How 8 hours’ sleep is POINTLESS unless you have a regular bedtime
Not going to bed and waking up at the same times every day might carry as many health risks as not getting enough sleep
GETTING a good night’s sleep is important…but it doesn’t mean a thing if you don’t have a regular bedtime.
At least, that’s the conclusion of a new study which says that catching those hard-fought eight hours kip is irrelevant if you go to bed and wake up at different times regularly.
There’s a tonne of research to suggest that sleep deprivation can heighten our chances of getting fatter and developing type 2 diabetes, insulin resistance, high blood pressure and heart disease.
A two-year worldwide study conducted by the National Sleep Foundation found that teens needed between eight and ten hours a night, while adults really should be aiming for between seven and nine.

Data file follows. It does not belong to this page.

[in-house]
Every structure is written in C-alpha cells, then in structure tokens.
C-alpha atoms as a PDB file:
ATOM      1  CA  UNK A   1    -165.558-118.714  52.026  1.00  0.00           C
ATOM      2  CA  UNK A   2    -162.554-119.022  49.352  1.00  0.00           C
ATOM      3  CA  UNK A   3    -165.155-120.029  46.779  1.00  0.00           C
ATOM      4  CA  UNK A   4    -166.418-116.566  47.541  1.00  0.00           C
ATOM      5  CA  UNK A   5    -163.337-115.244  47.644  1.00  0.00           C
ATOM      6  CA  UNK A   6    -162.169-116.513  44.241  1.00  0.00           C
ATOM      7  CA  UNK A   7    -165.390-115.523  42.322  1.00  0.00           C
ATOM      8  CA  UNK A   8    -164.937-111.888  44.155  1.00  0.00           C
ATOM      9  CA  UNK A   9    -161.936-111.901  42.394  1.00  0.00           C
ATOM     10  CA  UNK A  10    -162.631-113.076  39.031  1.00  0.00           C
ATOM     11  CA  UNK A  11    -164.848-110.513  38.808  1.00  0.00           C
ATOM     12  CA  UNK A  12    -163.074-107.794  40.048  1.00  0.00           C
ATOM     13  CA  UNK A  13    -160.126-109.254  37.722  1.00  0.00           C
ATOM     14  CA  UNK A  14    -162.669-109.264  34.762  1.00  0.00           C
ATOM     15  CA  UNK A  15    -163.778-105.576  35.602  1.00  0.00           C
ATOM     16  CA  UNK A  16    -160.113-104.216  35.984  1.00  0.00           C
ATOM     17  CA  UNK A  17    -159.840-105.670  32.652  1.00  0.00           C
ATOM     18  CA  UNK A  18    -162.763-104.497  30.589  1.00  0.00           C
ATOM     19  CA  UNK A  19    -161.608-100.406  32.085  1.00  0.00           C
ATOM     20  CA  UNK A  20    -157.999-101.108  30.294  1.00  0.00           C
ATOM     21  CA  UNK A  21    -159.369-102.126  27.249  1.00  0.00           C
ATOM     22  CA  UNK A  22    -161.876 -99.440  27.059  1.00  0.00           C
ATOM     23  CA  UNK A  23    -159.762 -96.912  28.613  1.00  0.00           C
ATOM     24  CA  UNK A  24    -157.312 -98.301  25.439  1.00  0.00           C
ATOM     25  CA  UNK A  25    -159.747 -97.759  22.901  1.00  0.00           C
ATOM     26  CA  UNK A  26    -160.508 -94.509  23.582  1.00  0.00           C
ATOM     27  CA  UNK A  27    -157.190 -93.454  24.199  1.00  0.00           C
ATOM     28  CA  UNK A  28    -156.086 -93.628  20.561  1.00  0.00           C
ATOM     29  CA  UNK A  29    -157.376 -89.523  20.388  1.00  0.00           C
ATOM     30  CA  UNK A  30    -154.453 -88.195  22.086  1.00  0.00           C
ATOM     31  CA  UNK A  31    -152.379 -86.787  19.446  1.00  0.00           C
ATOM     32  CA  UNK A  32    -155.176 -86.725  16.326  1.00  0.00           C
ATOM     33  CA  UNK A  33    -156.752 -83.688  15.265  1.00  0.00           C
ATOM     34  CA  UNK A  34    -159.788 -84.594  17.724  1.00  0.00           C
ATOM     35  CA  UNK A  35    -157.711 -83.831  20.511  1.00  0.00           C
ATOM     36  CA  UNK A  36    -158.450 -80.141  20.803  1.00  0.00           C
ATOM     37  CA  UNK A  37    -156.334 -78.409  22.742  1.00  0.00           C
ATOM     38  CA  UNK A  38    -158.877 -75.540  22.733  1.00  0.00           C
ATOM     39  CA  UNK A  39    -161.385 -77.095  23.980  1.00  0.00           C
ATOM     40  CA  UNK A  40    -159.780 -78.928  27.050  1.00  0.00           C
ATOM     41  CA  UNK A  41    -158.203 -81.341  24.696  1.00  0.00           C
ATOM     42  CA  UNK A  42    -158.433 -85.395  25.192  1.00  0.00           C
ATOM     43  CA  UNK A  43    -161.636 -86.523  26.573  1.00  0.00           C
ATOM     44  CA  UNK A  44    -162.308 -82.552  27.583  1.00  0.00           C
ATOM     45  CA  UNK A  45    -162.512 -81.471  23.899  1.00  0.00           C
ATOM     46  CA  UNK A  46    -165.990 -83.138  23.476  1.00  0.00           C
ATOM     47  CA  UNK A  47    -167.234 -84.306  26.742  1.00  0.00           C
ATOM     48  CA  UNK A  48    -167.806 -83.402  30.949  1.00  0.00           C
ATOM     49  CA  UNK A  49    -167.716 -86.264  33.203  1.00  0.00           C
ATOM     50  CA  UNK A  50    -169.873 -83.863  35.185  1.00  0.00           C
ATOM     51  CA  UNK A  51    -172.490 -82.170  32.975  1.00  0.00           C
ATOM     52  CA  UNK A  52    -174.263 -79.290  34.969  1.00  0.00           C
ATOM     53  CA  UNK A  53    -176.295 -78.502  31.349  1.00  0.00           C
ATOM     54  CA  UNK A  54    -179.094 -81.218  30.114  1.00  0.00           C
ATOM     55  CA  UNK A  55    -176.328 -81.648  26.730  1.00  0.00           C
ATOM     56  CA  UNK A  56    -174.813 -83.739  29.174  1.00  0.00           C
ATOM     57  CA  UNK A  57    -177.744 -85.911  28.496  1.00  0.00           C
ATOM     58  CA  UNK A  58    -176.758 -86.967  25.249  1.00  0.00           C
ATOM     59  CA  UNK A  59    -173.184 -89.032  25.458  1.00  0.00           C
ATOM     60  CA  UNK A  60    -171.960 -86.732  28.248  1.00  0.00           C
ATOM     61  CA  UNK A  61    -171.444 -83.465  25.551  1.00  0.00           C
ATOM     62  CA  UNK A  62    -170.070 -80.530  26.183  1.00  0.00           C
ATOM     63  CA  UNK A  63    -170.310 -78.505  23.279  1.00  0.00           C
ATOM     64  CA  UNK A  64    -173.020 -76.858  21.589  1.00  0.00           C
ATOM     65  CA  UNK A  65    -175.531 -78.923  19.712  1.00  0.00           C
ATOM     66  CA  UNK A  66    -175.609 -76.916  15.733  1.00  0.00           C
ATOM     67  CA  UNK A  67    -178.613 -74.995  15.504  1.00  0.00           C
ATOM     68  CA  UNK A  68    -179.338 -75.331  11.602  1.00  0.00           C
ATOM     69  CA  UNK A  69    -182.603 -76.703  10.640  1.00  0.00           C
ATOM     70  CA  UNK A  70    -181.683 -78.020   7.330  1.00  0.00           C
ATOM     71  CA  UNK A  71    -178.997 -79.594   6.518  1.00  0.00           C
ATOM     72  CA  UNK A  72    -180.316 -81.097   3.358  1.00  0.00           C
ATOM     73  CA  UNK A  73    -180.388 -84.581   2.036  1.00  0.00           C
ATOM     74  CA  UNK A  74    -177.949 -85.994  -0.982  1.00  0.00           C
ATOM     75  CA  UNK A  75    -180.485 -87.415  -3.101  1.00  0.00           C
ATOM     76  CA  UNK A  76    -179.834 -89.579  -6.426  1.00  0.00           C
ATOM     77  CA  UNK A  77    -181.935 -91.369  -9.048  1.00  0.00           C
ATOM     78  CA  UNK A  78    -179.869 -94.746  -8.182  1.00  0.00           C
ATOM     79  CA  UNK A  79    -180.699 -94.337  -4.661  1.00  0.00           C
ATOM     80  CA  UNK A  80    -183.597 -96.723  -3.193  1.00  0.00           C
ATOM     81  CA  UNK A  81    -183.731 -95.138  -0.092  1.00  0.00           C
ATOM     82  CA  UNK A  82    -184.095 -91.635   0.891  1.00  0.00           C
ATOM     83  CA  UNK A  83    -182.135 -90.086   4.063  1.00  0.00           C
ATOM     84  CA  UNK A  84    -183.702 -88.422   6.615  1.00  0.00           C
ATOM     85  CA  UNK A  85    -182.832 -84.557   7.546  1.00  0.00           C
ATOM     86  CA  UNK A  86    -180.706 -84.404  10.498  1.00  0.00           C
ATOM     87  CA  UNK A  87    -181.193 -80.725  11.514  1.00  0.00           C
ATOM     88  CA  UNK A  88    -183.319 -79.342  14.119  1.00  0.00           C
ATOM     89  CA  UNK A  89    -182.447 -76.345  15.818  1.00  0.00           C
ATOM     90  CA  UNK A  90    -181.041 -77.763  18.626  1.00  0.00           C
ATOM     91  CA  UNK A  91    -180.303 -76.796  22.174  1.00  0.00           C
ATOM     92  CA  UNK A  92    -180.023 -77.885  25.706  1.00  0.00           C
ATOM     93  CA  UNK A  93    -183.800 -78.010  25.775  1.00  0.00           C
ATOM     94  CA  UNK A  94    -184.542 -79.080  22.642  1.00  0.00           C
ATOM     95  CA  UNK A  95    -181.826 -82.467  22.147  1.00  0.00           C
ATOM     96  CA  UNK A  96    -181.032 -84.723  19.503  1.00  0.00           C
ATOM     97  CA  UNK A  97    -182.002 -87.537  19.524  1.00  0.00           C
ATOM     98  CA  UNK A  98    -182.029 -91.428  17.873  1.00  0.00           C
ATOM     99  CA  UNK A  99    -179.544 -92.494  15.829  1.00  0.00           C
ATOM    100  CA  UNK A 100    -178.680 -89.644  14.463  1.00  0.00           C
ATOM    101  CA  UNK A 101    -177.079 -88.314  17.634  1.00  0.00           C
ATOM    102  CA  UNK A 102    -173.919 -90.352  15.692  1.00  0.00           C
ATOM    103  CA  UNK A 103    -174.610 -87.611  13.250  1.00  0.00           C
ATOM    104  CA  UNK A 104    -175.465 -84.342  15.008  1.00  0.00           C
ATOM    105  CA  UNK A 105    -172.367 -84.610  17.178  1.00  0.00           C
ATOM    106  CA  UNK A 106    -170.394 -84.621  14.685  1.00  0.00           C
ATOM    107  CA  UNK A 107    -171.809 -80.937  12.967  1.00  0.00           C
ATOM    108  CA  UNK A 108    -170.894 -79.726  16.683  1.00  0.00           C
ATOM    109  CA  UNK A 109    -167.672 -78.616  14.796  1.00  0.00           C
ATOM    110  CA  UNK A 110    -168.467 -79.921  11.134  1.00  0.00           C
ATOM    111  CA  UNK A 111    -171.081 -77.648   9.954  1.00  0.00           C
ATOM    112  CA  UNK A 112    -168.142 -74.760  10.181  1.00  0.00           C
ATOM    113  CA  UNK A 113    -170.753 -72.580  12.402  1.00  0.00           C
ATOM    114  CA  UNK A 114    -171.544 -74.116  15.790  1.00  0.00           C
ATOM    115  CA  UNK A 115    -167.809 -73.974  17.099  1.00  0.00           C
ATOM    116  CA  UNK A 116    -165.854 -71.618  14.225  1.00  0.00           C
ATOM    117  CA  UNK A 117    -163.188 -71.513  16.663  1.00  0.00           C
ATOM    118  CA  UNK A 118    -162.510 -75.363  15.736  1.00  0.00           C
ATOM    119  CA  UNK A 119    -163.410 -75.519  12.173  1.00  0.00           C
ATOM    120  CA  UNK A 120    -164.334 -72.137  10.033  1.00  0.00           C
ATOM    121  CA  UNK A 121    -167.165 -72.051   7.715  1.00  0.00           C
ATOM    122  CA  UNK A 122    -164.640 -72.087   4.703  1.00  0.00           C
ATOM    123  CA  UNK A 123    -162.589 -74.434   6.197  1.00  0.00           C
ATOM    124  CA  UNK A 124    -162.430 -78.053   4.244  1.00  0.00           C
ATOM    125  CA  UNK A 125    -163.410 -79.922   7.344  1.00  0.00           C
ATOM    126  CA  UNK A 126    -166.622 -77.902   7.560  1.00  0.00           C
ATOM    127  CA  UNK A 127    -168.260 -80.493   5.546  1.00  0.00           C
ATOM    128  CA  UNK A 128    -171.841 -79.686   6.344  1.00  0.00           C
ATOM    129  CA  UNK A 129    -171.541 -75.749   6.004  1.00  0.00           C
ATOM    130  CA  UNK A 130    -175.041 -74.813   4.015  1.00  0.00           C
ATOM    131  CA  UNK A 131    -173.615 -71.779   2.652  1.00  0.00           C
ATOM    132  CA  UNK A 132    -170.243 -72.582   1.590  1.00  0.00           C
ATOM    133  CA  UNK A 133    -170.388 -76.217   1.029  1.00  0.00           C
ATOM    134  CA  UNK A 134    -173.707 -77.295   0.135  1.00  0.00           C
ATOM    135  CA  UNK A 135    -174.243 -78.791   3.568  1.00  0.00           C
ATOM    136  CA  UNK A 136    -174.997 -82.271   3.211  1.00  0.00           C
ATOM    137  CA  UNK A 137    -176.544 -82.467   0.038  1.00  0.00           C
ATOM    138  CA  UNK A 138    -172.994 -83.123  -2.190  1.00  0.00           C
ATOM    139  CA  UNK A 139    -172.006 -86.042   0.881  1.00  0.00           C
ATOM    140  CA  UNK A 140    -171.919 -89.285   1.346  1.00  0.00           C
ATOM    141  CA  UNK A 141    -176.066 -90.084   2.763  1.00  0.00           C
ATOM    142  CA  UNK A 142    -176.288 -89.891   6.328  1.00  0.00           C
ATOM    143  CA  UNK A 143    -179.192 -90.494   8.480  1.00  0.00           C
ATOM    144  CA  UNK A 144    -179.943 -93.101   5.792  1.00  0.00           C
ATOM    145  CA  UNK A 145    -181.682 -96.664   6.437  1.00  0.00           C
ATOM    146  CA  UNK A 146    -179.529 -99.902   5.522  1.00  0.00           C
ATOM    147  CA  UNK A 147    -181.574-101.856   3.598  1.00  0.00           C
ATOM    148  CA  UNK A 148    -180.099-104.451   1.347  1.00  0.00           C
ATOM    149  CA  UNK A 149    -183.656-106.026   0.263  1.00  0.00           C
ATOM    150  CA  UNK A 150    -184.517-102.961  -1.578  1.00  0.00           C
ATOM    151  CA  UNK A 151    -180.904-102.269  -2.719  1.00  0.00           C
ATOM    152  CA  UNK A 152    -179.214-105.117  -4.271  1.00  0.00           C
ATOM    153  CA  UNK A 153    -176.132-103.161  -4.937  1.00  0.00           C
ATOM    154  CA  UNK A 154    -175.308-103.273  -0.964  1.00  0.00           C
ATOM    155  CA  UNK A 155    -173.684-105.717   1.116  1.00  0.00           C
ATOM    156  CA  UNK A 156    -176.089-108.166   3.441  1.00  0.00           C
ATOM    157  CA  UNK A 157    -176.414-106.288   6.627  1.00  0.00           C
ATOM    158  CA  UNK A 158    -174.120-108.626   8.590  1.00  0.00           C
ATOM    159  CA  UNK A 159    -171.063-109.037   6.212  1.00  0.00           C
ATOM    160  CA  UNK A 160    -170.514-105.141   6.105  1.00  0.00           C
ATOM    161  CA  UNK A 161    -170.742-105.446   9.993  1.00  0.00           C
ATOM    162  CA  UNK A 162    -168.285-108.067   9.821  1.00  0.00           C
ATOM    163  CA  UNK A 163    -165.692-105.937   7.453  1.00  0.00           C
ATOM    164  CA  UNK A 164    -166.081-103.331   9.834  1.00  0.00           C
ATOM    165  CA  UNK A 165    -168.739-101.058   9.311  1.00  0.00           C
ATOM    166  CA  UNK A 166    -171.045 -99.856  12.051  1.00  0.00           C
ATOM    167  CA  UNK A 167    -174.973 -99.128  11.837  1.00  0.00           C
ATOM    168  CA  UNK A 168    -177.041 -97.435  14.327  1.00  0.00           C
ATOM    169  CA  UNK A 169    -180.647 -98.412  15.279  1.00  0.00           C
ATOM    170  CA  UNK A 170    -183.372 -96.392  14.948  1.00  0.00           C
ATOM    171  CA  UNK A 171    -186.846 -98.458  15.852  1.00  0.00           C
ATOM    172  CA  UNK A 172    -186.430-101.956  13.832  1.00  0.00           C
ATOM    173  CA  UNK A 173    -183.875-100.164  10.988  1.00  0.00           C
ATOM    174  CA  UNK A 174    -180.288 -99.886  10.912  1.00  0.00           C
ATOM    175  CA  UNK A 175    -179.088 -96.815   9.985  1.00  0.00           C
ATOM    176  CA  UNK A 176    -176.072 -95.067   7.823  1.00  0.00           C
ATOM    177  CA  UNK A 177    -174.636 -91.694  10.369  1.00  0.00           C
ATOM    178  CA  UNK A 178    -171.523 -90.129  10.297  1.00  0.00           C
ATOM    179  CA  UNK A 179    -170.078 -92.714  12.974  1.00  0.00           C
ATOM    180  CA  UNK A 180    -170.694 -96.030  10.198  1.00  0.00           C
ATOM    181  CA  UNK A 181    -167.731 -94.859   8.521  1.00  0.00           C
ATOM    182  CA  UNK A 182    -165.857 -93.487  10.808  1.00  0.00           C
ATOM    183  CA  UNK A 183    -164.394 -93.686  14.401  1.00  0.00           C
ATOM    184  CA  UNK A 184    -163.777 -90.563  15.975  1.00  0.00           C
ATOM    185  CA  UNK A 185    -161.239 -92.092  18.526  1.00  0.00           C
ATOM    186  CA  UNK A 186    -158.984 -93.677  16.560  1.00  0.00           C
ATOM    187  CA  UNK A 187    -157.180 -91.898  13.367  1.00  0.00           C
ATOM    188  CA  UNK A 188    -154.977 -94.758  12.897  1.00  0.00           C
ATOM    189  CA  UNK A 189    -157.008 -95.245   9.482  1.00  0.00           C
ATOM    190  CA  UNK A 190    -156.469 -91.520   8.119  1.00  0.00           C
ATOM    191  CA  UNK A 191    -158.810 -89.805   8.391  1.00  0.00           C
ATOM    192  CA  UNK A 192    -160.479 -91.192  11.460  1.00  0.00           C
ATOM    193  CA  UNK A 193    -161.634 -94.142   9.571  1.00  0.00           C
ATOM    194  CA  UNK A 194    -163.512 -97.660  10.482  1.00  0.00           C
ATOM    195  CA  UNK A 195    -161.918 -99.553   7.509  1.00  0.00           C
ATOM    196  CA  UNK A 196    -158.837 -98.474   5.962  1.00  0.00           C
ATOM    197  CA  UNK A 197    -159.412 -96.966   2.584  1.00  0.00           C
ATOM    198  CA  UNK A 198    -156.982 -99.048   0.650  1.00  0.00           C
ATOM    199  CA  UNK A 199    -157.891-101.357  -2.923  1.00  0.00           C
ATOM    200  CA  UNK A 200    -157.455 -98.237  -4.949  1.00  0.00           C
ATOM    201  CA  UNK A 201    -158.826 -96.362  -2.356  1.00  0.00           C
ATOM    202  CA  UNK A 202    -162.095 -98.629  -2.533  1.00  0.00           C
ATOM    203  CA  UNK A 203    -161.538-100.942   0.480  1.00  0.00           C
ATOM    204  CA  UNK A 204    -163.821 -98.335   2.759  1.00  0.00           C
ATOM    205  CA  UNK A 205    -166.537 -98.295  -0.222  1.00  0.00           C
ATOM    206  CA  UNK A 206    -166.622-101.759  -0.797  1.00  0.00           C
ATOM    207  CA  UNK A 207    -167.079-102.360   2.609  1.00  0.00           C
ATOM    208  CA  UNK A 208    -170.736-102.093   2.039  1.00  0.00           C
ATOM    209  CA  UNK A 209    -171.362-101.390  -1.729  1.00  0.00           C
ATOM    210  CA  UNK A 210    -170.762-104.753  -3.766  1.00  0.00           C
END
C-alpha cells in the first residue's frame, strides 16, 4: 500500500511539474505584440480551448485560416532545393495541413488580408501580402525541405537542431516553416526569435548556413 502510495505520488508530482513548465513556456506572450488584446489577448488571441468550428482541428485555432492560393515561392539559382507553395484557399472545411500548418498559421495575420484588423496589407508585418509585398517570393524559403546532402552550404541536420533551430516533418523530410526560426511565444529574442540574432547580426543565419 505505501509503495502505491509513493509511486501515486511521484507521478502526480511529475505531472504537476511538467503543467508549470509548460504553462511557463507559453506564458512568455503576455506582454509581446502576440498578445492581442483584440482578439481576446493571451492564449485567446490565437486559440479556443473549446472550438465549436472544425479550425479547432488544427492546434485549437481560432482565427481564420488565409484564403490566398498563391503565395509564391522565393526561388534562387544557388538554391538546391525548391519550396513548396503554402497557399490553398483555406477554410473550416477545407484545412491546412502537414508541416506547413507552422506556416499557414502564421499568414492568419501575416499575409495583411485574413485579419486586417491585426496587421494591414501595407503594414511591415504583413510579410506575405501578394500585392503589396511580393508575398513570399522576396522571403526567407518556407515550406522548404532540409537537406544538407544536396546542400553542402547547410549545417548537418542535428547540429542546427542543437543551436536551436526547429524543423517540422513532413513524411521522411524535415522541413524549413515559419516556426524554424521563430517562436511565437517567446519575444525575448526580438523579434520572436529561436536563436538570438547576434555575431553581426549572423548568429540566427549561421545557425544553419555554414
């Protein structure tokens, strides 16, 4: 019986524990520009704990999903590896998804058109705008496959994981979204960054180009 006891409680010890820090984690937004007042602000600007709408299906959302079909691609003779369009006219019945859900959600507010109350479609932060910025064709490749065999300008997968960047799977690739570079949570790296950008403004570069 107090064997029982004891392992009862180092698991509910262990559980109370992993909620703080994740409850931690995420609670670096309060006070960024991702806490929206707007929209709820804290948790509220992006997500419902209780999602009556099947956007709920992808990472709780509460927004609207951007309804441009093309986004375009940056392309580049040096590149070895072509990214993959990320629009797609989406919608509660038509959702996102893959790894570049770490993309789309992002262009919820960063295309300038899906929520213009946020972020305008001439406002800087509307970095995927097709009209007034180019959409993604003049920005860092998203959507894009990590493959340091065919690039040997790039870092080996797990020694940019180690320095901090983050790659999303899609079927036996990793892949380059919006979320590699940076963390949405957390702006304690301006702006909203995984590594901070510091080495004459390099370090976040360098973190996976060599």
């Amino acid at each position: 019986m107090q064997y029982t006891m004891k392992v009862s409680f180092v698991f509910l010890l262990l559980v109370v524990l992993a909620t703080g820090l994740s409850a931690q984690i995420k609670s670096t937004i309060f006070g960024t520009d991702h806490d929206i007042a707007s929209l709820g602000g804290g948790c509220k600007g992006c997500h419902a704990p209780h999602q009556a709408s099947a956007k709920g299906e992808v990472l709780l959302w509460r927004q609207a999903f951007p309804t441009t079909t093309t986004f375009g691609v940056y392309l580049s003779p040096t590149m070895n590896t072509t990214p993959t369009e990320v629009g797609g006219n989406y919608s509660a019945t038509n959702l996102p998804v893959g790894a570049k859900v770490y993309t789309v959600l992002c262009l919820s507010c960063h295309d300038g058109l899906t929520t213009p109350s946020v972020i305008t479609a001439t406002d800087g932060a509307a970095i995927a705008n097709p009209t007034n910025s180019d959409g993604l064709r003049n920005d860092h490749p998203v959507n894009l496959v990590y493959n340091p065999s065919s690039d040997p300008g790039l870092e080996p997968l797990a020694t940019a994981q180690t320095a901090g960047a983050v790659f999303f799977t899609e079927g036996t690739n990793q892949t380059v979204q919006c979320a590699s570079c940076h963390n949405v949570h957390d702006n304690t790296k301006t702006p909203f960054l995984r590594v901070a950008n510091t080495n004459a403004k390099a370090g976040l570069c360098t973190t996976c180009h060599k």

But the NHS has said that it’s the quality and regularity of those hours that matters – and that regular poor sleep can shorten your life expectancy.
“An occasional night without sleep makes you feel tired and irritable the next day, but it won’t harm your health,” the NHS said.
“If it continues, lack of sleep can affect your overall health and make you prone to serious medical conditions, such as obesity, heart disease, high blood pressure and diabetes.”
Scientists from Duke University Medical Center looked at the sleeping patterns of almost 2,000 adults aged 54-93 who had no previous history of sleeping disorders to establish the link between bedtime patterns and the calculated 10-year risk of developing various diseases.
They all wore sleep tracking devises for seven days and kept sleep diaries.
Experts found that those volunteers with irregular bedtimes had a higher body mass index (BMI), higher levels of blood sugar, higher blood pressure and were more likely to have a heart attack or stroke in the following decade than those who had regular sleep patterns.